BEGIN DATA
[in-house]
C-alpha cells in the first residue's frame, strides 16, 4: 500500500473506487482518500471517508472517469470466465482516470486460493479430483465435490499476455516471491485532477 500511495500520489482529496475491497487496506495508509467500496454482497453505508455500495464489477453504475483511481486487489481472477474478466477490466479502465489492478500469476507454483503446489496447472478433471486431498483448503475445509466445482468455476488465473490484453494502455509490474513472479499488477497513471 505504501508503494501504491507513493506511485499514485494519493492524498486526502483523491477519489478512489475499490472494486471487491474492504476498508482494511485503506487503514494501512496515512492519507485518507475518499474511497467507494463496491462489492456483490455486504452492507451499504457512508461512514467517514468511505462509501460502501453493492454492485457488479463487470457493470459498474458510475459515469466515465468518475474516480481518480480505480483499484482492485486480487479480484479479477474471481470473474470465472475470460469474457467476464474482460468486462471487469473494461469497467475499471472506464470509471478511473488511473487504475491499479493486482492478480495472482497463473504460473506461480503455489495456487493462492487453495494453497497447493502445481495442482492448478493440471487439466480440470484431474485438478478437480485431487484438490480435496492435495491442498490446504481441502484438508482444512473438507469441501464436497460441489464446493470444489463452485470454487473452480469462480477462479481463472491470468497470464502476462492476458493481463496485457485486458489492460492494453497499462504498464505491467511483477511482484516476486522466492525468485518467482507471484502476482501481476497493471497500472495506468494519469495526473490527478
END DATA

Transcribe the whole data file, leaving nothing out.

[in-house]
C-alpha cells in the first residue's frame, strides 16, 4: 500500500473506487482518500471517508472517469470466465482516470486460493479430483465435490499476455516471491485532477 500511495500520489482529496475491497487496506495508509467500496454482497453505508455500495464489477453504475483511481486487489481472477474478466477490466479502465489492478500469476507454483503446489496447472478433471486431498483448503475445509466445482468455476488465473490484453494502455509490474513472479499488477497513471 505504501508503494501504491507513493506511485499514485494519493492524498486526502483523491477519489478512489475499490472494486471487491474492504476498508482494511485503506487503514494501512496515512492519507485518507475518499474511497467507494463496491462489492456483490455486504452492507451499504457512508461512514467517514468511505462509501460502501453493492454492485457488479463487470457493470459498474458510475459515469466515465468518475474516480481518480480505480483499484482492485486480487479480484479479477474471481470473474470465472475470460469474457467476464474482460468486462471487469473494461469497467475499471472506464470509471478511473488511473487504475491499479493486482492478480495472482497463473504460473506461480503455489495456487493462492487453495494453497497447493502445481495442482492448478493440471487439466480440470484431474485438478478437480485431487484438490480435496492435495491442498490446504481441502484438508482444512473438507469441501464436497460441489464446493470444489463452485470454487473452480469462480477462479481463472491470468497470464502476462492476458493481463496485457485486458489492460492494453497499462504498464505491467511483477511482484516476486522466492525468485518467482507471484502476482501481476497493471497500472495506468494519469495526473490527478